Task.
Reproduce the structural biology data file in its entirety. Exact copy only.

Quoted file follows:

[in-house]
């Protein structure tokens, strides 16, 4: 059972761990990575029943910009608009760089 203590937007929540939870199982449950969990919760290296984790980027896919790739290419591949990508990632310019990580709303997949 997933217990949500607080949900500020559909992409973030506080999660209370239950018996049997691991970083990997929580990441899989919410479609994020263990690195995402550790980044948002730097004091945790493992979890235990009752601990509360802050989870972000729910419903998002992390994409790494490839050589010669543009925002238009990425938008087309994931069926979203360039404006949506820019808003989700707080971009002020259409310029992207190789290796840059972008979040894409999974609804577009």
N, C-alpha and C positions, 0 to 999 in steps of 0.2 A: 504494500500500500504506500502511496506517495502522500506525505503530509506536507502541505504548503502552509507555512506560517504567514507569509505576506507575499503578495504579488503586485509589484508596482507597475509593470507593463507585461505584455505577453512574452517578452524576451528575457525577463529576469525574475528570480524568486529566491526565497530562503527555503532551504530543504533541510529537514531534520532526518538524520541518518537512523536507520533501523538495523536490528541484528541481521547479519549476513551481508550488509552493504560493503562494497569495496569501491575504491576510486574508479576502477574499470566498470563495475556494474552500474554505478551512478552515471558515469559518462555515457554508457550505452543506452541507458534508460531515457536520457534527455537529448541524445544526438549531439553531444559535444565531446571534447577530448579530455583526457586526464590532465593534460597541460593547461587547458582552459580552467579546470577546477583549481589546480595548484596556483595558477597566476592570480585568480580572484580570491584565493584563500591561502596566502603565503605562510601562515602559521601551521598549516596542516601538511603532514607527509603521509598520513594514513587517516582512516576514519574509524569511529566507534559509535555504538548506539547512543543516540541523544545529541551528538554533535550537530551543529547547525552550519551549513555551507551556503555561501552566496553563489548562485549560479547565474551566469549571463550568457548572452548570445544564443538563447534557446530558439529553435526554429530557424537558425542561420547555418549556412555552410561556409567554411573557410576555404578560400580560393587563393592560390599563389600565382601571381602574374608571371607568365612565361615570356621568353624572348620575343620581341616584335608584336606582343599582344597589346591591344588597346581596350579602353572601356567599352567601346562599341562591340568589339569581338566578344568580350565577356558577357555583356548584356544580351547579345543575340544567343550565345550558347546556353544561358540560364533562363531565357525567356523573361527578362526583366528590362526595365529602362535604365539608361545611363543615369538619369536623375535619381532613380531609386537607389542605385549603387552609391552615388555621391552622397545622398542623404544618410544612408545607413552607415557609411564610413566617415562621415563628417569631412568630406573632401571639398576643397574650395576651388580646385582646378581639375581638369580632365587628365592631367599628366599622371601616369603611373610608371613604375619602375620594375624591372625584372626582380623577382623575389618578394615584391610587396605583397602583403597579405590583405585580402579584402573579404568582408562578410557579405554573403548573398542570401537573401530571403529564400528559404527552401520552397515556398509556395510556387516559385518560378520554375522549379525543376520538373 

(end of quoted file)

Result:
[in-house]
């Protein structure tokens, strides 16, 4: 059972761990990575029943910009608009760089 203590937007929540939870199982449950969990919760290296984790980027896919790739290419591949990508990632310019990580709303997949 997933217990949500607080949900500020559909992409973030506080999660209370239950018996049997691991970083990997929580990441899989919410479609994020263990690195995402550790980044948002730097004091945790493992979890235990009752601990509360802050989870972000729910419903998002992390994409790494490839050589010669543009925002238009990425938008087309994931069926979203360039404006949506820019808003989700707080971009002020259409310029992207190789290796840059972008979040894409999974609804577009």
N, C-alpha and C positions, 0 to 999 in steps of 0.2 A: 504494500500500500504506500502511496506517495502522500506525505503530509506536507502541505504548503502552509507555512506560517504567514507569509505576506507575499503578495504579488503586485509589484508596482507597475509593470507593463507585461505584455505577453512574452517578452524576451528575457525577463529576469525574475528570480524568486529566491526565497530562503527555503532551504530543504533541510529537514531534520532526518538524520541518518537512523536507520533501523538495523536490528541484528541481521547479519549476513551481508550488509552493504560493503562494497569495496569501491575504491576510486574508479576502477574499470566498470563495475556494474552500474554505478551512478552515471558515469559518462555515457554508457550505452543506452541507458534508460531515457536520457534527455537529448541524445544526438549531439553531444559535444565531446571534447577530448579530455583526457586526464590532465593534460597541460593547461587547458582552459580552467579546470577546477583549481589546480595548484596556483595558477597566476592570480585568480580572484580570491584565493584563500591561502596566502603565503605562510601562515602559521601551521598549516596542516601538511603532514607527509603521509598520513594514513587517516582512516576514519574509524569511529566507534559509535555504538548506539547512543543516540541523544545529541551528538554533535550537530551543529547547525552550519551549513555551507551556503555561501552566496553563489548562485549560479547565474551566469549571463550568457548572452548570445544564443538563447534557446530558439529553435526554429530557424537558425542561420547555418549556412555552410561556409567554411573557410576555404578560400580560393587563393592560390599563389600565382601571381602574374608571371607568365612565361615570356621568353624572348620575343620581341616584335608584336606582343599582344597589346591591344588597346581596350579602353572601356567599352567601346562599341562591340568589339569581338566578344568580350565577356558577357555583356548584356544580351547579345543575340544567343550565345550558347546556353544561358540560364533562363531565357525567356523573361527578362526583366528590362526595365529602362535604365539608361545611363543615369538619369536623375535619381532613380531609386537607389542605385549603387552609391552615388555621391552622397545622398542623404544618410544612408545607413552607415557609411564610413566617415562621415563628417569631412568630406573632401571639398576643397574650395576651388580646385582646378581639375581638369580632365587628365592631367599628366599622371601616369603611373610608371613604375619602375620594375624591372625584372626582380623577382623575389618578394615584391610587396605583397602583403597579405590583405585580402579584402573579404568582408562578410557579405554573403548573398542570401537573401530571403529564400528559404527552401520552397515556398509556395510556387516559385518560378520554375522549379525543376520538373 